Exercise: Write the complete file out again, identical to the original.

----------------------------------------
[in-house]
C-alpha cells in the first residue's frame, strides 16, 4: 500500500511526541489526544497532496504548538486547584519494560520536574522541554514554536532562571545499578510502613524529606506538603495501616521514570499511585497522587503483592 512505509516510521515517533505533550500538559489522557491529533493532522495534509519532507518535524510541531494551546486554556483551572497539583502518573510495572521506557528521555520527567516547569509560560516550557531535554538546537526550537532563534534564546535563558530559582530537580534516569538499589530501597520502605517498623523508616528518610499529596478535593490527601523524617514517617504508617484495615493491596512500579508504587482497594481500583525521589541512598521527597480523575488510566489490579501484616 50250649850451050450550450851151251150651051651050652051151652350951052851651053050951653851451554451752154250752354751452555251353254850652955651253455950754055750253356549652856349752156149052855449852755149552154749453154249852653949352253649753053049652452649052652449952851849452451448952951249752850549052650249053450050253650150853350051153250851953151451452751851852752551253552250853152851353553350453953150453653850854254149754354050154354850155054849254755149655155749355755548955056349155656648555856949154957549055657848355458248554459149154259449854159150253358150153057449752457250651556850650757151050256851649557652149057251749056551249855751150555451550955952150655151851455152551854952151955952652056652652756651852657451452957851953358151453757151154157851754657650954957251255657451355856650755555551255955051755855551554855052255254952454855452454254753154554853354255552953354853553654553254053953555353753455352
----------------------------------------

[in-house]
C-alpha cells in the first residue's frame, strides 16, 4: 500500500511526541489526544497532496504548538486547584519494560520536574522541554514554536532562571545499578510502613524529606506538603495501616521514570499511585497522587503483592 512505509516510521515517533505533550500538559489522557491529533493532522495534509519532507518535524510541531494551546486554556483551572497539583502518573510495572521506557528521555520527567516547569509560560516550557531535554538546537526550537532563534534564546535563558530559582530537580534516569538499589530501597520502605517498623523508616528518610499529596478535593490527601523524617514517617504508617484495615493491596512500579508504587482497594481500583525521589541512598521527597480523575488510566489490579501484616 50250649850451050450550450851151251150651051651050652051151652350951052851651053050951653851451554451752154250752354751452555251353254850652955651253455950754055750253356549652856349752156149052855449852755149552154749453154249852653949352253649753053049652452649052652449952851849452451448952951249752850549052650249053450050253650150853350051153250851953151451452751851852752551253552250853152851353553350453953150453653850854254149754354050154354850155054849254755149655155749355755548955056349155656648555856949154957549055657848355458248554459149154259449854159150253358150153057449752457250651556850650757151050256851649557652149057251749056551249855751150555451550955952150655151851455152551854952151955952652056652652756651852657451452957851953358151453757151154157851754657650954957251255657451355856650755555551255955051755855551554855052255254952454855452454254753154554853354255552953354853553654553254053953555353753455352